I cannot tell the honorable senator precisely when the factory will be in operation, but every effort is being made to construct it, and to build the necessary machines. At the earliest possible opportunity it will afford employment to some of those Tasmanians, who, as the honorable senator has said, find difficulty in getting work in that State, and are being encouraged to seek employment as munition workers in other parts of the Commonwealth.
Question resolved in the affirmative.
The following papers were pre sented : -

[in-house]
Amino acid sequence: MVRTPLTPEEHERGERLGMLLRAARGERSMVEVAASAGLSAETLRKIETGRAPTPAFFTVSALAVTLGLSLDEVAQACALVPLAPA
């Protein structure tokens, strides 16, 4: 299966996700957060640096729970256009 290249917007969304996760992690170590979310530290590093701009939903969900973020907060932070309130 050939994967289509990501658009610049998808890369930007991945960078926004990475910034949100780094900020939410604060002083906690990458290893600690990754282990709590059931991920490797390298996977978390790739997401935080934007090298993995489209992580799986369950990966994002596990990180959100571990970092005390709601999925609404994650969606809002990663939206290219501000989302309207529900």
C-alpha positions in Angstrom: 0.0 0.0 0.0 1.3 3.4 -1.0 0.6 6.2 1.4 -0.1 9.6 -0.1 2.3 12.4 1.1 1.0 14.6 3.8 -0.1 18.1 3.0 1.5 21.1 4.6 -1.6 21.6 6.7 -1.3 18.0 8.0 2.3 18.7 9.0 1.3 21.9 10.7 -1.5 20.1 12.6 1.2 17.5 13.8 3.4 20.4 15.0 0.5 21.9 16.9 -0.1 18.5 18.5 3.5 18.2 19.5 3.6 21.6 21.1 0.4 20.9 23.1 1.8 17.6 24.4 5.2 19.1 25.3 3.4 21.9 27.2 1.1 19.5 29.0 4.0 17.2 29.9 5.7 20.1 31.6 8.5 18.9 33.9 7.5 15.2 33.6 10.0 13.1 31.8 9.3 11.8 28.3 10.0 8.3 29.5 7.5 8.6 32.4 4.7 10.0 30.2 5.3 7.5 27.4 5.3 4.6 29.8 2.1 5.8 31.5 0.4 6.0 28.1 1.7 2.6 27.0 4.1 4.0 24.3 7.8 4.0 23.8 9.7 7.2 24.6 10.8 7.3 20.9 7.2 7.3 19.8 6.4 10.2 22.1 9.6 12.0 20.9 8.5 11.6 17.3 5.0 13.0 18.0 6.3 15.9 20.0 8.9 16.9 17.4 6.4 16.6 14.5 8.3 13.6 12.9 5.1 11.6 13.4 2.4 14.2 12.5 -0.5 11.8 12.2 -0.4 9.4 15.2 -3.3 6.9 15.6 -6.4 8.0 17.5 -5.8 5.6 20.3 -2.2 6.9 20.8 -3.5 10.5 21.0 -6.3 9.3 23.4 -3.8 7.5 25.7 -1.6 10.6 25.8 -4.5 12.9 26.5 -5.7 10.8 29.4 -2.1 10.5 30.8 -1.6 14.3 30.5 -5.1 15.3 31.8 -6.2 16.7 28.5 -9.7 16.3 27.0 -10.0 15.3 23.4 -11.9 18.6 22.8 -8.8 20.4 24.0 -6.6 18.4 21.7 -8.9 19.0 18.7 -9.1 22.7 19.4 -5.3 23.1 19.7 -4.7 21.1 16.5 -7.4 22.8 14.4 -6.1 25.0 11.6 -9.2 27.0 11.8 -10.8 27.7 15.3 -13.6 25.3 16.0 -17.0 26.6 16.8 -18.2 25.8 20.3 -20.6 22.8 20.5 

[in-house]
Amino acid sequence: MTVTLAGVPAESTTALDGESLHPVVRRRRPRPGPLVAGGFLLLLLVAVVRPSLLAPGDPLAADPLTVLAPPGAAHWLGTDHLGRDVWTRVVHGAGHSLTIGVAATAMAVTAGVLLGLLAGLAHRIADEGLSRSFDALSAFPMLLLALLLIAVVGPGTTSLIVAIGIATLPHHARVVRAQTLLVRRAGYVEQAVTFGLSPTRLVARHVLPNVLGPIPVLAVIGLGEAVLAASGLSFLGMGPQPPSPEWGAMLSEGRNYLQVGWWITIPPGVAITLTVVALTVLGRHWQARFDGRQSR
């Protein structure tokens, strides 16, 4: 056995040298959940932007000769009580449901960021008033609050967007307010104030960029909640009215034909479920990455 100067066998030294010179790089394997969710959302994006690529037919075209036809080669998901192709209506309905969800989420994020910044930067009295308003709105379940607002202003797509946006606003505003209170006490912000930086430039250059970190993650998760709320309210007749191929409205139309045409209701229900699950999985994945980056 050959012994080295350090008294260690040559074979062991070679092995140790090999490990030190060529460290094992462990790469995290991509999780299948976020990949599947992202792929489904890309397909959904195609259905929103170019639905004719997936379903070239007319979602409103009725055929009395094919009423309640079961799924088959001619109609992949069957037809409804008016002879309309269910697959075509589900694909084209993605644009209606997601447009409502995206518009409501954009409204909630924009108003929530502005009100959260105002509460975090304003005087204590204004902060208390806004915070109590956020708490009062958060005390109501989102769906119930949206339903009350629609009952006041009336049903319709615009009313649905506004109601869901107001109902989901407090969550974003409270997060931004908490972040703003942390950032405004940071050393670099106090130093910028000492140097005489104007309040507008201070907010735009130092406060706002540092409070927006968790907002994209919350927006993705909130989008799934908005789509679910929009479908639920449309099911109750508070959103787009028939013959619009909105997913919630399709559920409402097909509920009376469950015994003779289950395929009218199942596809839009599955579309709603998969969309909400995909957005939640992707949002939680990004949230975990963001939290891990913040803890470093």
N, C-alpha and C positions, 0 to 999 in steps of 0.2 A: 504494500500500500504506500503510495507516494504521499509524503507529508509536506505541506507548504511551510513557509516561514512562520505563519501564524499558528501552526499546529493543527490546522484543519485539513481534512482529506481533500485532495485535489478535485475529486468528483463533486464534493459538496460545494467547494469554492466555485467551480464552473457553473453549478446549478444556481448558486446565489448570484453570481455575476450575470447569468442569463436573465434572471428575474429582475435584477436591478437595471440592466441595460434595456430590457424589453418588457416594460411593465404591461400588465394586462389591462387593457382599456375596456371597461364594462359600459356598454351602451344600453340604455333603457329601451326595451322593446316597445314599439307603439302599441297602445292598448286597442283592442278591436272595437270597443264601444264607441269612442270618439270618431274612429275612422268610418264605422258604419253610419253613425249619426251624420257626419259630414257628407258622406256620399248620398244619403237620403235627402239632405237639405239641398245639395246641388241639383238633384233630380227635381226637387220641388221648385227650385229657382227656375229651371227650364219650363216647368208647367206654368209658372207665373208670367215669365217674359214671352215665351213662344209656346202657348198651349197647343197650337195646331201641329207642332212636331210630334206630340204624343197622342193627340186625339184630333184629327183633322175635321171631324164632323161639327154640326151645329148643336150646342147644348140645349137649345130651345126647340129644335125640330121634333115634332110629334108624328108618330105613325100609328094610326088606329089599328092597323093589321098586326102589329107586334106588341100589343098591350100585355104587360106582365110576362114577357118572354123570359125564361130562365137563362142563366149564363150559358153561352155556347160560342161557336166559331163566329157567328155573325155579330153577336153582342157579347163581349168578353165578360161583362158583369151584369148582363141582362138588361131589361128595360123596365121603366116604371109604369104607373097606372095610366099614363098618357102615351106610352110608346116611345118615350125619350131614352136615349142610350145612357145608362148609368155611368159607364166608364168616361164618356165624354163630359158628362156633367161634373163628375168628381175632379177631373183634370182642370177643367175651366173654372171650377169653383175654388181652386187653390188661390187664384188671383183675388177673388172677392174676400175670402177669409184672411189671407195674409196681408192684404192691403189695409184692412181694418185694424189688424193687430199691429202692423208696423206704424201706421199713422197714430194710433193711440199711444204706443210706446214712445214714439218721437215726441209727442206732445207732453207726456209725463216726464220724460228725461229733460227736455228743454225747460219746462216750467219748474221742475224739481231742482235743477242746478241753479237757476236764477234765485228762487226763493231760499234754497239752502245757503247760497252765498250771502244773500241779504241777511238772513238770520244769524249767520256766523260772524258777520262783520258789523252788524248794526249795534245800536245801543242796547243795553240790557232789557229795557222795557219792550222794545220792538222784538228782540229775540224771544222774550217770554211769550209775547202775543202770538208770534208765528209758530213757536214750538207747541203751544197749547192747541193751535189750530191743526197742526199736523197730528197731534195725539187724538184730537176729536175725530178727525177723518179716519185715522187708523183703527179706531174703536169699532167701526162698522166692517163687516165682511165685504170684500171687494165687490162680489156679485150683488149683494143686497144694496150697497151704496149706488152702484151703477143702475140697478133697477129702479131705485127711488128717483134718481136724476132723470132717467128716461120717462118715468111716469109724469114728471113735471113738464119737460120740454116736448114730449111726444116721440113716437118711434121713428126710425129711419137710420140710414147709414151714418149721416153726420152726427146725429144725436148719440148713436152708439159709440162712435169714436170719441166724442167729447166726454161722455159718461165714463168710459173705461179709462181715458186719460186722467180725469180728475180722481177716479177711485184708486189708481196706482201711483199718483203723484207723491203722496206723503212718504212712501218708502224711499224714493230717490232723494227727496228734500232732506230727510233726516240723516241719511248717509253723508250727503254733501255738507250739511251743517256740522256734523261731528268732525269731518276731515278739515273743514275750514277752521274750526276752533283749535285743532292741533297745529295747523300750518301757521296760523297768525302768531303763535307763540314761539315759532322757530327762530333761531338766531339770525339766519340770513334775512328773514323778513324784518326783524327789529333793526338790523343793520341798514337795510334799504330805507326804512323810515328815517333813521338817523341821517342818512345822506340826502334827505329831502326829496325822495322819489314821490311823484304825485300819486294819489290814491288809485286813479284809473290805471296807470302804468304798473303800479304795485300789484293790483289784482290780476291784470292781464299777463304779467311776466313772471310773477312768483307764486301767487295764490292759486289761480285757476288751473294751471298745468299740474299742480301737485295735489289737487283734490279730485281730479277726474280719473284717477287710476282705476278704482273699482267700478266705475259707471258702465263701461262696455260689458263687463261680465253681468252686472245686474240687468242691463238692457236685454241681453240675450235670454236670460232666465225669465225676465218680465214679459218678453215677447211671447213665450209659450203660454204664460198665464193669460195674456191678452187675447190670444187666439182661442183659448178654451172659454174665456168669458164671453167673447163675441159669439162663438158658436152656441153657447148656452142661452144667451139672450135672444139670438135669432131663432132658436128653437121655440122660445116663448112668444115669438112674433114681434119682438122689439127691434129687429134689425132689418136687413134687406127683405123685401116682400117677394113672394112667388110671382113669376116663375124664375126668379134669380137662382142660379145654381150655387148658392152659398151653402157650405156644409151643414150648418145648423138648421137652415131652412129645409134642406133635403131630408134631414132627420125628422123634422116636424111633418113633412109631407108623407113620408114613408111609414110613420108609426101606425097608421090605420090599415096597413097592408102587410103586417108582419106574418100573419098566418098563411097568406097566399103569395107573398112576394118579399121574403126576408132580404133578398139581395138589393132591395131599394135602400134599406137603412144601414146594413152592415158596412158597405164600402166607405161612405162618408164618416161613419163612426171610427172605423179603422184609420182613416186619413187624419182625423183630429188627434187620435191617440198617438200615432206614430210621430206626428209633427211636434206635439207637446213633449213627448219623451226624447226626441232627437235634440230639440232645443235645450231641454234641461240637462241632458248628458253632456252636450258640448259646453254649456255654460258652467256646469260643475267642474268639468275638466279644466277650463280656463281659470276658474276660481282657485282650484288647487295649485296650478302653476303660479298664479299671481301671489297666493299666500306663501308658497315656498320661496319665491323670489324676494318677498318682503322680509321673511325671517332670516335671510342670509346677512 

Canned Fruits Export Control Act - Regulations Statutory Rules 1941, No. 108.
National Security Act–
Butter and Cheese Acquisition Regulations - Order - Acquisition of Cheese.
National Security (Rabbit Skins) Regulations - Order - Returns.
Rabbit Skins Export Charges Act - RegulationsStatutory Rules 1941, No. 107.
Seat of Government Acceptance Act and Seat of Government (Administration) Act-
Regulations - 1941 -No. 3 (Building and Services Ordinance).
War Service Homes Act - Regulations - Statutory Rules 1941, No. 142.
Senate adjourned at 10.11 p.m.
Cite as: Australia, Senate, Debates, 2 July 1941, viewed 22 October 2017, <http://historichansard.net/senate/1941/19410702_senate_16_167/>.